Thursday, December 25, 2014

Wikipedia Tags and Eastern European Politics

If you look at Wikipedia, you notice at the top of article pages (and sometimes within articles!) these goofy tags chiding the nameless editors to "merge" this with that, or calls for deletion or extreme rewrites because of bias, etc. It would have been far more intelligent to make these tags visible only to the editors/contributors than leaving them out for the hoi-polloi to see, but then true intelligence has never been a Wikipedian strong suite.

Notice in this article on the fringe political ideology of National Bolshevism (which combines Fascism with a degraded Marxism-Leninism) we have two tags from June of 2007 and one from April of this year. In seven years they haven't been able to figure out if the article contains "original research" or what additional citations it needs.

Above is a sub-section of the same article, on the Russian National Bolshevik Party run by novelist/provacateur-intellectual Eduard Limonov (Savinko), a party which has been banned from participating in Russian presidential elections; Limonov himself used to write hilarious broken-English columns for the defunct eXile magazine in Moscow. Notice the circularity of the section below the tag, and the fact that the "verification" request was posted in 2010; my screen shot dates from late 2014.

But enough of the introduction, let's hit the center-mass of this flabby moose: the Holodomor and Ukrainian nationalism - as seen on Wikipedia. The Holodomor was a famine in the Ukraine in 1932-33, and that's as far as you can get before everything becomes contested and people are willing to label you a "Holodomor denier" if you don't go along with all of it.....because unlike the Nazi-run Holocaust, there were no Holodomor camps with crematoria, piles of shoes, etc., just photos of starved people and others of dead bodies on streets with unheeding passers-by. There are no "verification" tags on the Holodomor article, but there are tags on this:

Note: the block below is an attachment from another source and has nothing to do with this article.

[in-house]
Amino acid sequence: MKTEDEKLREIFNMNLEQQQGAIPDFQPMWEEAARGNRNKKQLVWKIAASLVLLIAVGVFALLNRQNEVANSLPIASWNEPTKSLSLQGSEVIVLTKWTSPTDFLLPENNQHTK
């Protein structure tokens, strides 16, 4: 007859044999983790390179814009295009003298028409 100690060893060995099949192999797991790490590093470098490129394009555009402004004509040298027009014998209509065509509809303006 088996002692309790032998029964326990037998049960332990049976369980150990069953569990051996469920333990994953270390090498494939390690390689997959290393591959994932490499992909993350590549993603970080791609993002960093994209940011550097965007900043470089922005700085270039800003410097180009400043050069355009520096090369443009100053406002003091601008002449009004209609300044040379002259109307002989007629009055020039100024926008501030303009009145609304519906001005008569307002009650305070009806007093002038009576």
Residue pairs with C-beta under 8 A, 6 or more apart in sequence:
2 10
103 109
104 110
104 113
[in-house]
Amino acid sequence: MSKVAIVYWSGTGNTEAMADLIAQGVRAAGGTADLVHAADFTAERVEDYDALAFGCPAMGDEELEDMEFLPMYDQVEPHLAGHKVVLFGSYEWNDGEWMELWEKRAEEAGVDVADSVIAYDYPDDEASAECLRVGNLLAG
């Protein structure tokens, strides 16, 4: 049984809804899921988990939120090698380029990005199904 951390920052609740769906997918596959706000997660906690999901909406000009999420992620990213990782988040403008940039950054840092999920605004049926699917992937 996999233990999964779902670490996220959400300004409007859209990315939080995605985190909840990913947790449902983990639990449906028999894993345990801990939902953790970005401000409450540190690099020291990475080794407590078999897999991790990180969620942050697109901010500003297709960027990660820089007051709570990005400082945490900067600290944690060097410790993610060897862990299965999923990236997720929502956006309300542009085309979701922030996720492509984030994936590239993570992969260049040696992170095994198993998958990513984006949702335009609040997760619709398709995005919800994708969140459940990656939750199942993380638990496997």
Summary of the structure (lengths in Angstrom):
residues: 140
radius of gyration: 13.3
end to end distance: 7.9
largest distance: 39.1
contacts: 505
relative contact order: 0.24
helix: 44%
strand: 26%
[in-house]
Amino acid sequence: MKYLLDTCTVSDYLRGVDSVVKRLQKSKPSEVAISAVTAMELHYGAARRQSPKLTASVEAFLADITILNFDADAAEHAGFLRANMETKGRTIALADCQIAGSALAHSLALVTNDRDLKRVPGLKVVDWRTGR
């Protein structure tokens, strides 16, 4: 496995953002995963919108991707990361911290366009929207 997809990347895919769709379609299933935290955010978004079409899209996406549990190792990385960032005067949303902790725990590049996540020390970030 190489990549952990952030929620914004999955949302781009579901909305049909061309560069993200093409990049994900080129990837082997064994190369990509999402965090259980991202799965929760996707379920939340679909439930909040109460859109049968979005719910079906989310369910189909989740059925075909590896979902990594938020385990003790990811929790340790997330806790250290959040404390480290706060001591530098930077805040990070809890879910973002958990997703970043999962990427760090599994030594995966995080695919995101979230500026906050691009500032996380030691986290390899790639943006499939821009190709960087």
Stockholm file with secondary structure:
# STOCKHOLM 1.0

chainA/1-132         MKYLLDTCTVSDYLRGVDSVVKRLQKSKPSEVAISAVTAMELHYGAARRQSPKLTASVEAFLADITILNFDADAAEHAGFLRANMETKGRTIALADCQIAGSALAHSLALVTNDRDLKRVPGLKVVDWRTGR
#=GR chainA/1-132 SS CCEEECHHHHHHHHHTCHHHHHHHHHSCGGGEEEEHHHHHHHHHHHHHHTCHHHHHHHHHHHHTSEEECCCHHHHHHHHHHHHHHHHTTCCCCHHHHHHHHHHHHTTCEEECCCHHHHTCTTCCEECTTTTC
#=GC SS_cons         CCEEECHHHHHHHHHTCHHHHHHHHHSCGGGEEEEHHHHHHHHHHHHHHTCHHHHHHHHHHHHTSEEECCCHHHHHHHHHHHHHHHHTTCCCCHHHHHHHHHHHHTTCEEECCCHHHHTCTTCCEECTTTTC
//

Possibly because it mentions famine in other areas of the USSR at the same time as the Holodomor, but then if you read the article, it re-uses photos from the Holodomor article! Related to this is are the articles on Douglas Tottle and Lubomyr Luciuk, who are handcuffed together in Wikipedia-land. Both are Canadians; Tottle was a trade union activist who wrote a book on the famine, Luciuk is the Canadian-Ukrainian history professor who called Tottle's book "...a particularly base example of famine-denial literature..." The book in question is Fraud, Famine, and Fascism: The Ukrainian Genocide Myth from Hitler to Harvard (1987), a work that is now very hard to find outside of harsh-looking pdfs, and badmouthed on Wikipedia,, and Metapedia. The Wikipedia page on Luciuk has this:
at the top of it (because it reads like a semi-hagiography), while Tottle's BLP is mostly a denunciation of his book, and right now has defaced quotations. As far as I can tell, Douglas Tottle is either quietly dead, living under another name, or avoiding the Internet entirely because it is impossible to find any reference to him outside of his book and the storm it caused (it was examined by the 1988-90 "International Commission of Inquiry Into the 1932–1933 Famine in Ukraine"; one of the participants thought Tottle had Soviet help, Tottle was invited to speak but declined.)

The article above features a bit of weirdness at the end of lumpy writing:

"Yevhen Konovalets, the former commander of the elite Sich Riflemen unit of the Ukrainian military, led the UVO. West Ukrainian political parties secretly funded the organization. Although it engaged in acts of sabotage and attempted to assassinate the Polish Chief of State Józef Piłsudski in 1921, it functioned more as a military protective group rather than as a terrorist underground.[12] When in 1923 the Allies recognized Polish rule over western Ukraine, many members left the organization. The legal Ukrainian parties turned against the UVO's militant actions, preferring to work within the Polish political system. As a result, the UVO turned to Germany and Lithuania for political and financial support. It established contact with militant anti-Polish student organizations, such as the Group of Ukrainian National Youth, the League of Ukrainian Nationalists, and the Union of Ukrainian Nationalist Youth. After preliminary meetings in Berlin in 1927 and Prague in 1928, at the founding congress in Vienna in 1929 the veterans of the UVO and the student militants met and united to form the Organization of Ukrainian Nationalists. Although the members consisted mostly of Galician youths, Yevhen Konovalets served as its first leader and its leadership council, the Provid, comprised mostly veterans and was based abroad.[13][14] 9+10 =21"

Does that bit of weird math have some symbolic meaning, like the fraction 14/88 does to Neo-Nazis?


I've been told that all of the Slavic-language Wikipedias are run by flaming nationalists, and that the Hungarian Wikipedia is full of direct translations from the English-language Wikipedia with anti-Semitic gobbledegook thrown in to make the Arrow Cross wannabees happy. Wikipedia dysfunction: a feature, not a bug.

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